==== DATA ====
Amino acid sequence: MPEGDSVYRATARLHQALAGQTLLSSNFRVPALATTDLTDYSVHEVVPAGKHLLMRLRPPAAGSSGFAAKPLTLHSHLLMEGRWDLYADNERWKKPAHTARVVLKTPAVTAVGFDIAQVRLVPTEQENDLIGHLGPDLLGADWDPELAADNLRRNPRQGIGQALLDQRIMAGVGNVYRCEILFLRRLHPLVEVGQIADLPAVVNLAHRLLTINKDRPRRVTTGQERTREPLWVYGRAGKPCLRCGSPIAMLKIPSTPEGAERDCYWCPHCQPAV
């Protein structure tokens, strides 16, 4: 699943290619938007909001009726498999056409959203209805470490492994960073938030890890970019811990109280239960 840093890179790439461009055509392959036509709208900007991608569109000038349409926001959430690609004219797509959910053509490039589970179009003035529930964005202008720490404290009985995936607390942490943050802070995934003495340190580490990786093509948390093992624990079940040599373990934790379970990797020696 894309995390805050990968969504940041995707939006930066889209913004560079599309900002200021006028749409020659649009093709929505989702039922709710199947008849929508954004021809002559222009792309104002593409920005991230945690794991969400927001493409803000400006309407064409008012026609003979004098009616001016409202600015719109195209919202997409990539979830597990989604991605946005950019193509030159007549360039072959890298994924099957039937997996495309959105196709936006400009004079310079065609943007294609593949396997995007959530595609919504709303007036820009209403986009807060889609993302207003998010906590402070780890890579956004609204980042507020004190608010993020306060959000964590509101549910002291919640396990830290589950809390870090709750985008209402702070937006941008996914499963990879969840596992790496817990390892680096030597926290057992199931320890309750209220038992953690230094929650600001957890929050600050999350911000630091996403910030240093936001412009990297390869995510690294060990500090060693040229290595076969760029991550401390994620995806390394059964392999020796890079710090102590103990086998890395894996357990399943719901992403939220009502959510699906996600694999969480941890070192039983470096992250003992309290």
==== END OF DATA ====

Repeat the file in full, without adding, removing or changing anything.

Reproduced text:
Amino acid sequence: MPEGDSVYRATARLHQALAGQTLLSSNFRVPALATTDLTDYSVHEVVPAGKHLLMRLRPPAAGSSGFAAKPLTLHSHLLMEGRWDLYADNERWKKPAHTARVVLKTPAVTAVGFDIAQVRLVPTEQENDLIGHLGPDLLGADWDPELAADNLRRNPRQGIGQALLDQRIMAGVGNVYRCEILFLRRLHPLVEVGQIADLPAVVNLAHRLLTINKDRPRRVTTGQERTREPLWVYGRAGKPCLRCGSPIAMLKIPSTPEGAERDCYWCPHCQPAV
């Protein structure tokens, strides 16, 4: 699943290619938007909001009726498999056409959203209805470490492994960073938030890890970019811990109280239960 840093890179790439461009055509392959036509709208900007991608569109000038349409926001959430690609004219797509959910053509490039589970179009003035529930964005202008720490404290009985995936607390942490943050802070995934003495340190580490990786093509948390093992624990079940040599373990934790379970990797020696 894309995390805050990968969504940041995707939006930066889209913004560079599309900002200021006028749409020659649009093709929505989702039922709710199947008849929508954004021809002559222009792309104002593409920005991230945690794991969400927001493409803000400006309407064409008012026609003979004098009616001016409202600015719109195209919202997409990539979830597990989604991605946005950019193509030159007549360039072959890298994924099957039937997996495309959105196709936006400009004079310079065609943007294609593949396997995007959530595609919504709303007036820009209403986009807060889609993302207003998010906590402070780890890579956004609204980042507020004190608010993020306060959000964590509101549910002291919640396990830290589950809390870090709750985008209402702070937006941008996914499963990879969840596992790496817990390892680096030597926290057992199931320890309750209220038992953690230094929650600001957890929050600050999350911000630091996403910030240093936001412009990297390869995510690294060990500090060693040229290595076969760029991550401390994620995806390394059964392999020796890079710090102590103990086998890395894996357990399943719901992403939220009502959510699906996600694999969480941890070192039983470096992250003992309290």